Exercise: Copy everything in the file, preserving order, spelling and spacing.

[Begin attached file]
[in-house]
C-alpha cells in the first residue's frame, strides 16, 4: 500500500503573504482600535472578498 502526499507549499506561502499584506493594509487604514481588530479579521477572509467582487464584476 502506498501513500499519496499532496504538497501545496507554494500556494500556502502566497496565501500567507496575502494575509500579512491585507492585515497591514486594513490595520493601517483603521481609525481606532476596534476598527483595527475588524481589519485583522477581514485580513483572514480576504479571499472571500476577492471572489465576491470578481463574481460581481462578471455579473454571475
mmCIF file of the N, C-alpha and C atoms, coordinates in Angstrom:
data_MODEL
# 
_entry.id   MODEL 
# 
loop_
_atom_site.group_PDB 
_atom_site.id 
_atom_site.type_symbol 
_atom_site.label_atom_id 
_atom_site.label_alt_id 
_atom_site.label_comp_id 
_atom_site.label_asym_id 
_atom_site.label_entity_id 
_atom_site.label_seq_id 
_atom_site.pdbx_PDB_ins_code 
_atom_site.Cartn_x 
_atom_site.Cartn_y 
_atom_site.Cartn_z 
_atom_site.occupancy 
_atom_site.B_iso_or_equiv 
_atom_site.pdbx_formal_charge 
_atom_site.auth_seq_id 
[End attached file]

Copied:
[in-house]
C-alpha cells in the first residue's frame, strides 16, 4: 500500500503573504482600535472578498 502526499507549499506561502499584506493594509487604514481588530479579521477572509467582487464584476 502506498501513500499519496499532496504538497501545496507554494500556494500556502502566497496565501500567507496575502494575509500579512491585507492585515497591514486594513490595520493601517483603521481609525481606532476596534476598527483595527475588524481589519485583522477581514485580513483572514480576504479571499472571500476577492471572489465576491470578481463574481460581481462578471455579473454571475
mmCIF file of the N, C-alpha and C atoms, coordinates in Angstrom:
data_MODEL
# 
_entry.id   MODEL 
# 
loop_
_atom_site.group_PDB 
_atom_site.id 
_atom_site.type_symbol 
_atom_site.label_atom_id 
_atom_site.label_alt_id 
_atom_site.label_comp_id 
_atom_site.label_asym_id 
_atom_site.label_entity_id 
_atom_site.label_seq_id 
_atom_site.pdbx_PDB_ins_code 
_atom_site.Cartn_x 
_atom_site.Cartn_y 
_atom_site.Cartn_z 
_atom_site.occupancy 
_atom_site.B_iso_or_equiv 
_atom_site.pdbx_formal_charge 
_atom_site.auth_seq_id 